The latest issue of The American Conservative has arrived in my mailbox, and I'm honored to have an essay included in a cover symposium observing the occasion of the fiftieth anniversary of President Dwight D. Eisenhower's "Farewell Address," which he delivered on January 17, 1961. The speech includes Eisenhower's famous warning against the "military-industrial" complex; my own contribution reflects on Eisenhower's warnings against the rise of a "scientistic" mentality (indeed, the famous phrase was winnowed down from its original iteration as "the military-industrial-scientific complex." Also discarded was the phrase "the military-industrial-congressional complex" - either of which would have been accurate fears to warn against). I use the occasion to reflect on America's dual legacy regarding its views on science - with its dominant tradition tending to embrace the Baconian legacy of science providing for "the relief of the human estate," but also recognizing the existence of a "second voice" that has been a critical witness to the costs and abuses of the scientific enterprise and its fetish for "progress" at any price. I'll post it here when it is liberated from its firewall.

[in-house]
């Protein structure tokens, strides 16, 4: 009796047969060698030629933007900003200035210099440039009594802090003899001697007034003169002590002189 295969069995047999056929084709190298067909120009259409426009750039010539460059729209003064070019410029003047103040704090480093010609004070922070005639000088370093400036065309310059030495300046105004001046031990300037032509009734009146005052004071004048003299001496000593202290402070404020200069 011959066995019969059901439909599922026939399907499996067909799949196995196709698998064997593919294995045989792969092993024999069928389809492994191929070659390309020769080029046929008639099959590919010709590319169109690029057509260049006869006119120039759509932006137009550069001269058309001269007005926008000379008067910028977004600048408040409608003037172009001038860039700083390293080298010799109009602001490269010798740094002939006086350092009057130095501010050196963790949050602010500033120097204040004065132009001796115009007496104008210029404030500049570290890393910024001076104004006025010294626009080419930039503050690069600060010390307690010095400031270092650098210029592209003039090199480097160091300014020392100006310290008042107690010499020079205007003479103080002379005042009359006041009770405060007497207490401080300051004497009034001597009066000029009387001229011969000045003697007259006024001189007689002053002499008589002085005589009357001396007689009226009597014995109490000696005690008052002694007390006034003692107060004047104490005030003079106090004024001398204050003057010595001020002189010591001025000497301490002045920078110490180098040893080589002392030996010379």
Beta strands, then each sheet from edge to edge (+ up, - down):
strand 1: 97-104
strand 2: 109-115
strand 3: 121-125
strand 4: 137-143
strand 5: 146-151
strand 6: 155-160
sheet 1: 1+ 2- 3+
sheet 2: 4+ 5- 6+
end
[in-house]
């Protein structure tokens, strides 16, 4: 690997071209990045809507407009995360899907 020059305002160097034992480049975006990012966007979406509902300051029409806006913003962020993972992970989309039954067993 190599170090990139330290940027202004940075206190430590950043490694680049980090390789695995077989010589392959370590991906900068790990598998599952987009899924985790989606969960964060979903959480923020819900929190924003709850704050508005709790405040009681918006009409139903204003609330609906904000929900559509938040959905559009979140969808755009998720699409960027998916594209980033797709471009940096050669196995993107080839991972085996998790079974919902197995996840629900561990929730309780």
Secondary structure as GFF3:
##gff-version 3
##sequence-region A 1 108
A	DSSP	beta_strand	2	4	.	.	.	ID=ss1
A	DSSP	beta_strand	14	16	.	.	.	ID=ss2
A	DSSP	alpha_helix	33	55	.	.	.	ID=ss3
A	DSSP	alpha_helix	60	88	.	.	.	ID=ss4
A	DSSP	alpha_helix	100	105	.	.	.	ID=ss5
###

The symposium includes really fine essays by Robert Schlesinger (who offers a background about the speech, and from whom I learned of these various iterations); Michael Desch (who takes issue with Eisenhower's warning and instead lays the blame of American militarism on the Left); Lew Rockwell (who indicts Eisenhower's deep complicity in supporting the very complex he criticized - including his support for the interstate highway system); and FPR's own Bill Kauffman, who recalls Eisenhower's anti-war Jayhawk roots.
I can't think of a publication in America that would run such a symposium, all really smart reflections on Eisenhower's underappreciated speech, but all very different in their sentiments and concerns. Credit and praise goes to TAC's superb editor, Daniel McCarthy. If you're not a subscriber, you should be.